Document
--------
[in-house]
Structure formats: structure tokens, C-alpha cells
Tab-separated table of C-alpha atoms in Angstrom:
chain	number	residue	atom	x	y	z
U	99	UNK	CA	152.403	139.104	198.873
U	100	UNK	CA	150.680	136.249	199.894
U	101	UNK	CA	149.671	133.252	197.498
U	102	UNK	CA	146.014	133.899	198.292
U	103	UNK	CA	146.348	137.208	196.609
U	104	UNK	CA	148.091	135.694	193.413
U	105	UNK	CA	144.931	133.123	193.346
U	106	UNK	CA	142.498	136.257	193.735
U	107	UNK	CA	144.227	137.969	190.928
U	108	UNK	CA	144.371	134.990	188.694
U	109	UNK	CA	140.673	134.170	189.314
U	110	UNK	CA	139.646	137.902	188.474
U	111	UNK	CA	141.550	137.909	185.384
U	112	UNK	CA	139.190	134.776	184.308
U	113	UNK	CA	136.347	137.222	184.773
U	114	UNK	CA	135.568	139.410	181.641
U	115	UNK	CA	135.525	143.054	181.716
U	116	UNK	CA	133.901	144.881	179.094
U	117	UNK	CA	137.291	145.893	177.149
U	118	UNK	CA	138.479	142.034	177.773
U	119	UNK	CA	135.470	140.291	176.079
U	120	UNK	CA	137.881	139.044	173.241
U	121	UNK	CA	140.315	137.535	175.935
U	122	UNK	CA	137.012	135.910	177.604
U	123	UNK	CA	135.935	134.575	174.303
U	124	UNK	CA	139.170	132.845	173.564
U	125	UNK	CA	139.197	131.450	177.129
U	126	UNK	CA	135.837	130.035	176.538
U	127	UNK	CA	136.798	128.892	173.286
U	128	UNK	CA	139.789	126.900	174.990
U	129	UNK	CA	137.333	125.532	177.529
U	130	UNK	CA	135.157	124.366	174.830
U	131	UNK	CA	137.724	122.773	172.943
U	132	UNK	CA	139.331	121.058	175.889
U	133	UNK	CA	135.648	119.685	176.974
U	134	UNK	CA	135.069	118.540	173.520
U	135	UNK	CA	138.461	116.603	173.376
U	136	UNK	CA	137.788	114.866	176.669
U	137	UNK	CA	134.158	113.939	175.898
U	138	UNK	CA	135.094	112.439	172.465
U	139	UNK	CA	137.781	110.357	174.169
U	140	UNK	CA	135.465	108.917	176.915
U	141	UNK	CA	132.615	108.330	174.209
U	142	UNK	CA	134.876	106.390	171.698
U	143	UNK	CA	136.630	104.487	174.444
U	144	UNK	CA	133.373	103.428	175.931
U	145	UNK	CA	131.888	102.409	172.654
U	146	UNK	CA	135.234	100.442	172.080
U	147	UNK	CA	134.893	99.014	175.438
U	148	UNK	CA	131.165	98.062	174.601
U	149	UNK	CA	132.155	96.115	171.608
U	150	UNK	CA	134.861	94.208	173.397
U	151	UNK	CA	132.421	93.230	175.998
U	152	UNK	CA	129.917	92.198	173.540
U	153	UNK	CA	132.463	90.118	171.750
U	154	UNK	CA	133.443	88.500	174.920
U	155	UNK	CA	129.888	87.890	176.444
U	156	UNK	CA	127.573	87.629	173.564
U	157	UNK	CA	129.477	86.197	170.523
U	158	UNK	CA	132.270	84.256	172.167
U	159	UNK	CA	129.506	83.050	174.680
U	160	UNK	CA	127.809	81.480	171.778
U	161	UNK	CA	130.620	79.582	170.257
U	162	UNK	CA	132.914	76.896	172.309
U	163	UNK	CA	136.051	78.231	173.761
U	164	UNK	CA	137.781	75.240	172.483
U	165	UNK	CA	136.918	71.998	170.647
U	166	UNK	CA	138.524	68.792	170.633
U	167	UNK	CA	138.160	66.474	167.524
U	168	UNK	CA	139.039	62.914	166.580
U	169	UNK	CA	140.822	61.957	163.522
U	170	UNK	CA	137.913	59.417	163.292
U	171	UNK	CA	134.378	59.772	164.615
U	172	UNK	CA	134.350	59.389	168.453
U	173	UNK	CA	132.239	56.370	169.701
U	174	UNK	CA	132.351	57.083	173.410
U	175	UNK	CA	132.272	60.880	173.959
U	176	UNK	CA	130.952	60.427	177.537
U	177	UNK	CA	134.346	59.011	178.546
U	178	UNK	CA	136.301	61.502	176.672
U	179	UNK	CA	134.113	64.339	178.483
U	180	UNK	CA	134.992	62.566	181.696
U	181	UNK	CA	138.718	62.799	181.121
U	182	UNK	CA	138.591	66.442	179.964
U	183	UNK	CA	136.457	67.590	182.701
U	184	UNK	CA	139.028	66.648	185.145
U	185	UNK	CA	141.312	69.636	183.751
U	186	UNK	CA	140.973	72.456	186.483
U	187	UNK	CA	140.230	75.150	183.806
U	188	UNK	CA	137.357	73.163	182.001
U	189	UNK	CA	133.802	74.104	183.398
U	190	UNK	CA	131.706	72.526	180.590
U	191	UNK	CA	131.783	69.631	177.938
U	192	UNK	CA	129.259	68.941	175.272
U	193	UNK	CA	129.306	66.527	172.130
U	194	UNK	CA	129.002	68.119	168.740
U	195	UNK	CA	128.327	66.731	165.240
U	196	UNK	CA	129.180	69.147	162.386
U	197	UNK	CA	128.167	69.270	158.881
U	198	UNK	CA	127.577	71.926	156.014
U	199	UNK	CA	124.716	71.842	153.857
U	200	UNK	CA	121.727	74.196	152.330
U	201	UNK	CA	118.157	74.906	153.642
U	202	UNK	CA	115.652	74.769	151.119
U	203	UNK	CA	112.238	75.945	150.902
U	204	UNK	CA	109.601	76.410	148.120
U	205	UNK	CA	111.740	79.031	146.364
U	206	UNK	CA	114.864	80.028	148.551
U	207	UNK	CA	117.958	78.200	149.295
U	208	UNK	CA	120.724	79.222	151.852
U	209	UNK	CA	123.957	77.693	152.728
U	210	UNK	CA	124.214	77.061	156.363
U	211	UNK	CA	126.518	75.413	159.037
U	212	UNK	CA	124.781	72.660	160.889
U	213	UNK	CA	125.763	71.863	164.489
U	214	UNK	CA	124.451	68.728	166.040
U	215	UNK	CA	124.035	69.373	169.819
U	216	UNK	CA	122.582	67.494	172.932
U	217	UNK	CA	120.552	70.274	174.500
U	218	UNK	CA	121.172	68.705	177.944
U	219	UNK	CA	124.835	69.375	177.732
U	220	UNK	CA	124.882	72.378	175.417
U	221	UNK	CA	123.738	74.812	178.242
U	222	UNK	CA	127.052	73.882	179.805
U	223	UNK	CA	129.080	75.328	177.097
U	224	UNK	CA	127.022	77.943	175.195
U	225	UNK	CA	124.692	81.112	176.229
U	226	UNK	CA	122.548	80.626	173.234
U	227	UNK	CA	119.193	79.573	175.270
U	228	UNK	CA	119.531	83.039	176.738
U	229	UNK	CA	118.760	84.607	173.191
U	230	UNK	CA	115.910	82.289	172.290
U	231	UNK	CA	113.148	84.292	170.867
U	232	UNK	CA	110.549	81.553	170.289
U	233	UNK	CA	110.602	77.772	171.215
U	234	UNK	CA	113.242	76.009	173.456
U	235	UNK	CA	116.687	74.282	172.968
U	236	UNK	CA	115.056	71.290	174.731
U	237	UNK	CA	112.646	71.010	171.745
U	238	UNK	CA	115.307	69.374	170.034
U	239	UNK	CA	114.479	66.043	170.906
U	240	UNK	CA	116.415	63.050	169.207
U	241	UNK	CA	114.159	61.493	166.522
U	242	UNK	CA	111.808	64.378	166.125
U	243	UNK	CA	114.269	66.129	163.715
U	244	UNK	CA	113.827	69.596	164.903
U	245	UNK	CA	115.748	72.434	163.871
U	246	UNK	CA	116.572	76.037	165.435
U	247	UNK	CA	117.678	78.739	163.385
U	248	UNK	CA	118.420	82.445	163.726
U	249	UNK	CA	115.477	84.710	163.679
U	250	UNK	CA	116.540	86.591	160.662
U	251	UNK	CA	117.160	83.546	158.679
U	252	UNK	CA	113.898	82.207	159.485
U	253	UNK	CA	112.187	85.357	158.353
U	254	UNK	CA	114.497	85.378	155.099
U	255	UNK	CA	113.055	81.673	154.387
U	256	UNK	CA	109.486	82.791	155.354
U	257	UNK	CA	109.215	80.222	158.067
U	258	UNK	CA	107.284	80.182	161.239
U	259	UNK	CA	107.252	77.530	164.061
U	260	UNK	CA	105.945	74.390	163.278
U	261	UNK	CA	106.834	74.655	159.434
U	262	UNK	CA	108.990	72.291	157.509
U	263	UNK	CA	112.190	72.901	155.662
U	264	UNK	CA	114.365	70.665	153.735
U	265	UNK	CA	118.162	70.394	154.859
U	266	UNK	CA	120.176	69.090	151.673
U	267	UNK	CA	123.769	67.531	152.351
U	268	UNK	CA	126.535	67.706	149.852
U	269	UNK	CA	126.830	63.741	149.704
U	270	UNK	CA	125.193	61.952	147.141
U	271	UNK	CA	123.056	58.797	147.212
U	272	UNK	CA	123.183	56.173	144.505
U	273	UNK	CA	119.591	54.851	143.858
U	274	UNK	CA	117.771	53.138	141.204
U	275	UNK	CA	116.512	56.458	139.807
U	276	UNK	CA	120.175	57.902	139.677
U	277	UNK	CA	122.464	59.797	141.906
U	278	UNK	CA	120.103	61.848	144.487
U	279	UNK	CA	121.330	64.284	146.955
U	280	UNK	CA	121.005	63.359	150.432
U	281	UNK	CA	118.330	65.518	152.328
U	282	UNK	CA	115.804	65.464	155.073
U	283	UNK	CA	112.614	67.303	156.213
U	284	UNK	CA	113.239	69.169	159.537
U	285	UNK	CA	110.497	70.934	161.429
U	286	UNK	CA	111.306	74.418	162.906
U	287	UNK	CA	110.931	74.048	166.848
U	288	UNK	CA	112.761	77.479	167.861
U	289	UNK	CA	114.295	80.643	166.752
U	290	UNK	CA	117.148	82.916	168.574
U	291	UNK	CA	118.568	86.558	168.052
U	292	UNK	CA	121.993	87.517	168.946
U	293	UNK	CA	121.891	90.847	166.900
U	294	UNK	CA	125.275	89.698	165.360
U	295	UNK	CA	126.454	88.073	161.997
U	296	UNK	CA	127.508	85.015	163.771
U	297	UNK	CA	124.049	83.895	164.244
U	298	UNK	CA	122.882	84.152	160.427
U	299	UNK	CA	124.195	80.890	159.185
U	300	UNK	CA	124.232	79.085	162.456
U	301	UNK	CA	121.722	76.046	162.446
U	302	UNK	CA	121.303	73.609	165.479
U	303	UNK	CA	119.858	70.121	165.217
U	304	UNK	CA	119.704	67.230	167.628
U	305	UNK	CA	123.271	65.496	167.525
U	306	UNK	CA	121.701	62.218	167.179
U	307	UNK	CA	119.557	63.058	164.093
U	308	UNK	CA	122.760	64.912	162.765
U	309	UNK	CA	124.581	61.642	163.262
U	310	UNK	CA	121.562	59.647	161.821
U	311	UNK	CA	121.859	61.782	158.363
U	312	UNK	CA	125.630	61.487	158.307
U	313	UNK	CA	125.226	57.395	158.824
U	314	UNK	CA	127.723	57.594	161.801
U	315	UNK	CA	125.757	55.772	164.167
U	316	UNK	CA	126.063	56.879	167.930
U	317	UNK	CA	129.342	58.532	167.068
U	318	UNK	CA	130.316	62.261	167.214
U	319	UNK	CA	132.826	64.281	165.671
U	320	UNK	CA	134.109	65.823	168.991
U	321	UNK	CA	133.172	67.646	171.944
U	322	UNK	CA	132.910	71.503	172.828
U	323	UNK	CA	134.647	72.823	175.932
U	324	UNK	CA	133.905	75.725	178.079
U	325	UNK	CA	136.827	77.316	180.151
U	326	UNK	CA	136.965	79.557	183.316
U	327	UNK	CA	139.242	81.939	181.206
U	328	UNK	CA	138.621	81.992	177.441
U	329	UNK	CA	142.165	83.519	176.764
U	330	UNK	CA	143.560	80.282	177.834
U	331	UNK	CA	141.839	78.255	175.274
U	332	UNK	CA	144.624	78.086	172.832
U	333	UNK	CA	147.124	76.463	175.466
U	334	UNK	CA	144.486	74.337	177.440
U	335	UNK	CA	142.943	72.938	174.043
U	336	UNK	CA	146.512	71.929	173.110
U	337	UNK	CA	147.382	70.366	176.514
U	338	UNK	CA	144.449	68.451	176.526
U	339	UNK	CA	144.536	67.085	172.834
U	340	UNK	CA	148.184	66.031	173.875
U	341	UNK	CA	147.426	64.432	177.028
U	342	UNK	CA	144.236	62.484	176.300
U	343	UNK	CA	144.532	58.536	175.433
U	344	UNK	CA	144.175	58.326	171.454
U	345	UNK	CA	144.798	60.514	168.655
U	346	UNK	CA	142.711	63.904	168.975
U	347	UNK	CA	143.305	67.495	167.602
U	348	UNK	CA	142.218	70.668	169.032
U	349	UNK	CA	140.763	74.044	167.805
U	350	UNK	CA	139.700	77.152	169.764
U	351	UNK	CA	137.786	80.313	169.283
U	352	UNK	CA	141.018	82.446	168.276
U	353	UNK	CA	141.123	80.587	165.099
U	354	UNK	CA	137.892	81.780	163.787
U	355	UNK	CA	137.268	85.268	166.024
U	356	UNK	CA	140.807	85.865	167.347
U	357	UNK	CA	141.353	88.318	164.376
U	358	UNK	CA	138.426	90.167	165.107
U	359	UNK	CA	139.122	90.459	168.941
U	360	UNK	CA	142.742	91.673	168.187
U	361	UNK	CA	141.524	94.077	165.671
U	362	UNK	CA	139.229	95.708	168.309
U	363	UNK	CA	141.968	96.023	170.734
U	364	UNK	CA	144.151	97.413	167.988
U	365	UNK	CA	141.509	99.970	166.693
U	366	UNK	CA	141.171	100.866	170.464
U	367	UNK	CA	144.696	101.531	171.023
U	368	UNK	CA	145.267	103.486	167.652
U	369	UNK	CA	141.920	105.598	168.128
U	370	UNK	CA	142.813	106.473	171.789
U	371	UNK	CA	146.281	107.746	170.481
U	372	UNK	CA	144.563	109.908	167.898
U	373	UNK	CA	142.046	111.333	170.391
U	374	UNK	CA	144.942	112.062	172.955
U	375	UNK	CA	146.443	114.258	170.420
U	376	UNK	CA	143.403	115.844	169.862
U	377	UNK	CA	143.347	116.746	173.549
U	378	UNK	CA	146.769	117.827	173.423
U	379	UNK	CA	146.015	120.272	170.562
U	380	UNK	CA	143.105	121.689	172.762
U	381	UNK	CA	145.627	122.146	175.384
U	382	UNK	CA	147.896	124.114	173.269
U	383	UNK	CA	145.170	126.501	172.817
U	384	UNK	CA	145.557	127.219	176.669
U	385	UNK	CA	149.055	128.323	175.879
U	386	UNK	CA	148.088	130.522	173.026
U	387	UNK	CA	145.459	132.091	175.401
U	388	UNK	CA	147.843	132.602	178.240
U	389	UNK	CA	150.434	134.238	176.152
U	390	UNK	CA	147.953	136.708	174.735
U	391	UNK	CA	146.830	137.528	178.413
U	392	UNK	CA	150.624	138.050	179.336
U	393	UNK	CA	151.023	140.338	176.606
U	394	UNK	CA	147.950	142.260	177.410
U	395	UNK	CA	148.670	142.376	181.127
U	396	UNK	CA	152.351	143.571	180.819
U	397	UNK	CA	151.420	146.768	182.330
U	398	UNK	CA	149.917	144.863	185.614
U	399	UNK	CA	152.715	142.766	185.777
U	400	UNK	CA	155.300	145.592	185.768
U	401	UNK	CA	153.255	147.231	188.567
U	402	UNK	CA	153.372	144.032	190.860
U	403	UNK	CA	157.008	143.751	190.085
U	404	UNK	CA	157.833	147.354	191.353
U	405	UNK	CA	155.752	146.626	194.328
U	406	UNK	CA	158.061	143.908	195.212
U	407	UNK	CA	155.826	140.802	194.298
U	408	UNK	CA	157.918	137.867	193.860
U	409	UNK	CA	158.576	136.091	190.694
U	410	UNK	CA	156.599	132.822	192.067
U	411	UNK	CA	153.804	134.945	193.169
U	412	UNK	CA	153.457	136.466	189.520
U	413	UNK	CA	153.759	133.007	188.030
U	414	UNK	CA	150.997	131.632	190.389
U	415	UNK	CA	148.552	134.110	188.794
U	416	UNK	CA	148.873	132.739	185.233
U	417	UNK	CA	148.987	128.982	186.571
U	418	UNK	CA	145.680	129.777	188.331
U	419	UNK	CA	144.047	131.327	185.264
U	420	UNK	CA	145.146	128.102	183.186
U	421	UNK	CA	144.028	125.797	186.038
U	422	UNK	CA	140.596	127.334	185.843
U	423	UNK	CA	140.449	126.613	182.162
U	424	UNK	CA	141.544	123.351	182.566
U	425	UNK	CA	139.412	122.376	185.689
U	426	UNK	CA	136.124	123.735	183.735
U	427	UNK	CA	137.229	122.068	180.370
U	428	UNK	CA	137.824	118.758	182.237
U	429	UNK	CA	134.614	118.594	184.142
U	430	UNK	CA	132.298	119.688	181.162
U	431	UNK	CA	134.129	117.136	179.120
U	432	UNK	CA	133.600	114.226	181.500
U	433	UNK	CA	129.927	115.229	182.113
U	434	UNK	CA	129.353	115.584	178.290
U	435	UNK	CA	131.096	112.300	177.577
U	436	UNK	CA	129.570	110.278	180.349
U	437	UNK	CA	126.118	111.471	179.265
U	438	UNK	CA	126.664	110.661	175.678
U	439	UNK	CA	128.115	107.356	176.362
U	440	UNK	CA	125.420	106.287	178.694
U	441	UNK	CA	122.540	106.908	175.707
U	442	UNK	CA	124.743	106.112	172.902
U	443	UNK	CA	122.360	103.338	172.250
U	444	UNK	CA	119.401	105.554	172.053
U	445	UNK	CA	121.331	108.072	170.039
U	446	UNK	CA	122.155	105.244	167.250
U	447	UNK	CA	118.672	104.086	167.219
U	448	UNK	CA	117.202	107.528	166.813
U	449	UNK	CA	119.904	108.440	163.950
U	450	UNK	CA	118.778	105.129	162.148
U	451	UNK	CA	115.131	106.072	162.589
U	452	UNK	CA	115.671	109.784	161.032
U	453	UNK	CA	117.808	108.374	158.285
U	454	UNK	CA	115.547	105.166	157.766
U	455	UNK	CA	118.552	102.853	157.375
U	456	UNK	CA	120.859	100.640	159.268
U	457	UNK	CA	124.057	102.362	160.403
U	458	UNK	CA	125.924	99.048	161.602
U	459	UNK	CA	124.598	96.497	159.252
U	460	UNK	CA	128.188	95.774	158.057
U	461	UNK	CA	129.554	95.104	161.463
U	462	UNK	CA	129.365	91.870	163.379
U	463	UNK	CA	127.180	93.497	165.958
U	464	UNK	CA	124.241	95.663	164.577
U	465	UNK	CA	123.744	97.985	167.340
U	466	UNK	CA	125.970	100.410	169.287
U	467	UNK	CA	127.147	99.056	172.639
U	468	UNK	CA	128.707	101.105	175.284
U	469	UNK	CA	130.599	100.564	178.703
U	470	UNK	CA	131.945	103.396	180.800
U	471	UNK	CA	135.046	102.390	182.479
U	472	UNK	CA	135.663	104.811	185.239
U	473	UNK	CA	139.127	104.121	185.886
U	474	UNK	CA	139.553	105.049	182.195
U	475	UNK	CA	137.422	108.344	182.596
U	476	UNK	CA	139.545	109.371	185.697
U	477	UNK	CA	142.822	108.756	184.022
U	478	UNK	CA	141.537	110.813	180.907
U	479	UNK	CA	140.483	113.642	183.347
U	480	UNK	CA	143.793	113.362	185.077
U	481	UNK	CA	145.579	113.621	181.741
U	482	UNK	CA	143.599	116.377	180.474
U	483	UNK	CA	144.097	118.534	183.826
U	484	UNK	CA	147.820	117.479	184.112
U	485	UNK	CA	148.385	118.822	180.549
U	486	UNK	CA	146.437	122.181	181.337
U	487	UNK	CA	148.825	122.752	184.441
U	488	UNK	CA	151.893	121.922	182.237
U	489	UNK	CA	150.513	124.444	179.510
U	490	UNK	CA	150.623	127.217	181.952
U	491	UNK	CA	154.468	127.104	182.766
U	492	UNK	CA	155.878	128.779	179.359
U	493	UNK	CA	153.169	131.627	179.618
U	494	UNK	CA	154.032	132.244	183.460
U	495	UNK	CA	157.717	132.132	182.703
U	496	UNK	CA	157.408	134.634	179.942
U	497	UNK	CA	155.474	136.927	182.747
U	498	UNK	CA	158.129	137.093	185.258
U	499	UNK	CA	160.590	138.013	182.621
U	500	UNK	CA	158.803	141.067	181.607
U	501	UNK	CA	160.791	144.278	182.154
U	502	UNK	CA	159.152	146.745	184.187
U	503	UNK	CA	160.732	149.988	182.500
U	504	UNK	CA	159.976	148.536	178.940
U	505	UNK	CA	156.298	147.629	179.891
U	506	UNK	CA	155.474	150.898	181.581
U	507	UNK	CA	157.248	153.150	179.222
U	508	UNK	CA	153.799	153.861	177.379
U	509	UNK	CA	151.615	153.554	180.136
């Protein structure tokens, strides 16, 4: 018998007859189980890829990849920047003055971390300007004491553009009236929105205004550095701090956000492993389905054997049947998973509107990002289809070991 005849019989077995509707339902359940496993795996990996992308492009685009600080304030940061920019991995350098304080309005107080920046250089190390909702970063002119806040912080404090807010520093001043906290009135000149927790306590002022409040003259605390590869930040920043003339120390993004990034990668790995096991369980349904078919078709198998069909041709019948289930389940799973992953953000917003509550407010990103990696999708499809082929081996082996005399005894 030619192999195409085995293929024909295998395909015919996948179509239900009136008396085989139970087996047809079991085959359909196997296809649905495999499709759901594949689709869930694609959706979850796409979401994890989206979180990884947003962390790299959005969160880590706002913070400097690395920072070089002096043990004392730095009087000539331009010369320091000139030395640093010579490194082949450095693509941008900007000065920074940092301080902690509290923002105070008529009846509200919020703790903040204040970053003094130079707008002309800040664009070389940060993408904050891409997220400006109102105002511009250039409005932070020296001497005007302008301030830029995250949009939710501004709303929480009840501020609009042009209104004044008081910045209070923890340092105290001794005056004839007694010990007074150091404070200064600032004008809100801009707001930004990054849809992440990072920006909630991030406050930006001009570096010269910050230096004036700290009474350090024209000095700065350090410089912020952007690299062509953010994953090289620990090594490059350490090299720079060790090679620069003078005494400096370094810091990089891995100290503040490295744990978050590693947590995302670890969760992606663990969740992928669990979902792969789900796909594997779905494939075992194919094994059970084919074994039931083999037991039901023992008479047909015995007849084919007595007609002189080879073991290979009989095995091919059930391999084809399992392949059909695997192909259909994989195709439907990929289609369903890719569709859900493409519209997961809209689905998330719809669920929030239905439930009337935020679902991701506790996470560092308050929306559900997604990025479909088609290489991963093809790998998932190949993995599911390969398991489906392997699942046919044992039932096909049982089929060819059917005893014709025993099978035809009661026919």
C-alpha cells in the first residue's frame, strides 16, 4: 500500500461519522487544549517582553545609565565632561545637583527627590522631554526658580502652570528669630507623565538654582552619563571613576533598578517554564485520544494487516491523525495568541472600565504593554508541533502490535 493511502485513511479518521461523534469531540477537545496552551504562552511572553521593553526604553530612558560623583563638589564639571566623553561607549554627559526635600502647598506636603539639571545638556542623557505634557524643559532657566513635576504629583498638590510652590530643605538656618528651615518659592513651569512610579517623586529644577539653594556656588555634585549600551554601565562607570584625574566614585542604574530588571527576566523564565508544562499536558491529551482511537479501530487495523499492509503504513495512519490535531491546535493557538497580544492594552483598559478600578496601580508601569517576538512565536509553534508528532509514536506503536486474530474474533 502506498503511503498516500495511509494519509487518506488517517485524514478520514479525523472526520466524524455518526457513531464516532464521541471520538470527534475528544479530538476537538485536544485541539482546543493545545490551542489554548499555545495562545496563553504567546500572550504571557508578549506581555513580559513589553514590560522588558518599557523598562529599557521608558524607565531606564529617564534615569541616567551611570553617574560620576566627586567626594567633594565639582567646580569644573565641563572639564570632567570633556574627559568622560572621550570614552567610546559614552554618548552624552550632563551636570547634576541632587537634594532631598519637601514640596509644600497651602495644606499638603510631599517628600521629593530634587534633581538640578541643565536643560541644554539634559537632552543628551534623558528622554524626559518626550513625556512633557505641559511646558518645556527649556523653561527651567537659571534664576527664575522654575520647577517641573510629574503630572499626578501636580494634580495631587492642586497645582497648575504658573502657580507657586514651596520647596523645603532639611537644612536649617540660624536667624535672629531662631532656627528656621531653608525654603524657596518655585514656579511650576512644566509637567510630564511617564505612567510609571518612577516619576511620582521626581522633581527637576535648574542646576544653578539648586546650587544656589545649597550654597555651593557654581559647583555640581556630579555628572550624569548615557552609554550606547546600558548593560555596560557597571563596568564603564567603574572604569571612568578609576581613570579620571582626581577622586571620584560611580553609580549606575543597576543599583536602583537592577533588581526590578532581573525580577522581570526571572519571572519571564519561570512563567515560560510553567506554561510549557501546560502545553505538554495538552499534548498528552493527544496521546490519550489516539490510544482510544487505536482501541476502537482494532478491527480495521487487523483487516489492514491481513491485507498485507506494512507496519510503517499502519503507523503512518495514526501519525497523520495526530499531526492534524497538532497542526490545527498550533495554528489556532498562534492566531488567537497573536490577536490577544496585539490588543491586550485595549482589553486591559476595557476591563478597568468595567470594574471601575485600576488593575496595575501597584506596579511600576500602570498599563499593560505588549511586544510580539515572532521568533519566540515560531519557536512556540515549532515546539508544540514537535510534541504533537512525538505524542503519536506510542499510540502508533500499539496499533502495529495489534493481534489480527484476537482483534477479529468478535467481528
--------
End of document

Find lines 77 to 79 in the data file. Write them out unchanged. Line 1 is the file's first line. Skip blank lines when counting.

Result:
U	171	UNK	CA	134.378	59.772	164.615
U	172	UNK	CA	134.350	59.389	168.453
U	173	UNK	CA	132.239	56.370	169.701